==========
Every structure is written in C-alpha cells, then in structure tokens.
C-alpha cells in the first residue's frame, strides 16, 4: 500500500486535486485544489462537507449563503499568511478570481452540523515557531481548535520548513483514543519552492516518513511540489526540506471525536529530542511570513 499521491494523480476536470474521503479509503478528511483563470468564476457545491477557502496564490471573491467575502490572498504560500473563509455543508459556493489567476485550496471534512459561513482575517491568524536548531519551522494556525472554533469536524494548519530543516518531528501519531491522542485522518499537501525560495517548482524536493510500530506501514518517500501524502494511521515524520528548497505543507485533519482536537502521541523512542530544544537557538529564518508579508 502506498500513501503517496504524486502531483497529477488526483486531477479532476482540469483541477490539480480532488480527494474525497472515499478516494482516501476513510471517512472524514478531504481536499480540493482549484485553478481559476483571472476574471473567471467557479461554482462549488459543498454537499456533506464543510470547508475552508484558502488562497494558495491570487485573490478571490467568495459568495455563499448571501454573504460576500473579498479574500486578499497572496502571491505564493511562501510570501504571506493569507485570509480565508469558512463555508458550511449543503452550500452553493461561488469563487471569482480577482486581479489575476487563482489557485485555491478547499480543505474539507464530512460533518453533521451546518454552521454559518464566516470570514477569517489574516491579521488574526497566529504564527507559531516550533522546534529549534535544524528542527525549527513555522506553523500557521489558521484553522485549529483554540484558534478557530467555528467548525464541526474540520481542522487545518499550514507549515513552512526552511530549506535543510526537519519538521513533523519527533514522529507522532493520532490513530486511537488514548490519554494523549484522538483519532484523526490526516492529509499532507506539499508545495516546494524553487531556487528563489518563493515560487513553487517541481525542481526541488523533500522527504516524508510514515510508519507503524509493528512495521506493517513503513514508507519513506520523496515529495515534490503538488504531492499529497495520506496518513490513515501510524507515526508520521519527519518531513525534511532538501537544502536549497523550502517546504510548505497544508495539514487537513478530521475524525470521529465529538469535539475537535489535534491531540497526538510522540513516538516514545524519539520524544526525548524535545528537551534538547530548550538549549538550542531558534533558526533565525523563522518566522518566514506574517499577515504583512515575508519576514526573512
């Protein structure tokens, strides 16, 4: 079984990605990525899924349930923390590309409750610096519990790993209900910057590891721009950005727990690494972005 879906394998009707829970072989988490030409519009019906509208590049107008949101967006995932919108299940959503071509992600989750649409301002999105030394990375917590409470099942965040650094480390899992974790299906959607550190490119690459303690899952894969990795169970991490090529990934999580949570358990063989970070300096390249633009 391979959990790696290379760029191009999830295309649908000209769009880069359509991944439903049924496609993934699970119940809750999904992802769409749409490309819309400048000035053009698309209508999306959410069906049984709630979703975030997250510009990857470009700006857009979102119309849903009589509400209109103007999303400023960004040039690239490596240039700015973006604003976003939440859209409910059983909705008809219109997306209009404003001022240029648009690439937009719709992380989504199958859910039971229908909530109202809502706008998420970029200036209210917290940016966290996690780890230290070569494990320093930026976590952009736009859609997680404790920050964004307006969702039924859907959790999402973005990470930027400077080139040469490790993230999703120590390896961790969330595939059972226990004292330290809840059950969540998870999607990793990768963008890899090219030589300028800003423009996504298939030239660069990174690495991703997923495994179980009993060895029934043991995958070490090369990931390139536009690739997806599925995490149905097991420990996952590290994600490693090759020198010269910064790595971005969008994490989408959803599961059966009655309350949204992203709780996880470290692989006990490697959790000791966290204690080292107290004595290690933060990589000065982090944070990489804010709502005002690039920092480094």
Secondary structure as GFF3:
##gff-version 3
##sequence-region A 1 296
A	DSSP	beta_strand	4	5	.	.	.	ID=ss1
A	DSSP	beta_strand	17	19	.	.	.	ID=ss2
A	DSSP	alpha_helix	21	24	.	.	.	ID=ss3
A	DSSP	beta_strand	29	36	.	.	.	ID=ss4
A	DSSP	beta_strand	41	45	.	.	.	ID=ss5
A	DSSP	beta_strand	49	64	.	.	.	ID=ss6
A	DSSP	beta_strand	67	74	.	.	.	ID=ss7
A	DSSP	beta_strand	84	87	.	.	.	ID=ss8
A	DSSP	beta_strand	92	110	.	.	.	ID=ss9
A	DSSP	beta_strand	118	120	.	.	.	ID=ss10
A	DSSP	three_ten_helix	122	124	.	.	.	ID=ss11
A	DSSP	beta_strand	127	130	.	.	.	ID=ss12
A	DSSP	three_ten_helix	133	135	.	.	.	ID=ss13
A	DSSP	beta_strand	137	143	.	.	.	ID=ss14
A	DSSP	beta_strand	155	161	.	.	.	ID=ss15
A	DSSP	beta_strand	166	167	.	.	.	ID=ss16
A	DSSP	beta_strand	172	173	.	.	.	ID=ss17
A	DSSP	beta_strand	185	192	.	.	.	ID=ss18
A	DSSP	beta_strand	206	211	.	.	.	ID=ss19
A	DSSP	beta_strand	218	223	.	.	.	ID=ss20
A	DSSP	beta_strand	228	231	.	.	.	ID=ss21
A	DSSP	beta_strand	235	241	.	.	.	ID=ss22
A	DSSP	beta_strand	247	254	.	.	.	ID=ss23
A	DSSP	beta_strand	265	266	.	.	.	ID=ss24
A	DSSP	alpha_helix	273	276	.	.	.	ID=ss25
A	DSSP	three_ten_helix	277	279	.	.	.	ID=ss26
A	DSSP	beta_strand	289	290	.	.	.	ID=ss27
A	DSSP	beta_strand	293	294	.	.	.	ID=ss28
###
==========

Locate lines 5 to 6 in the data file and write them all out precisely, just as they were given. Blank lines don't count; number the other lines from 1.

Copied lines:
##gff-version 3
##sequence-region A 1 296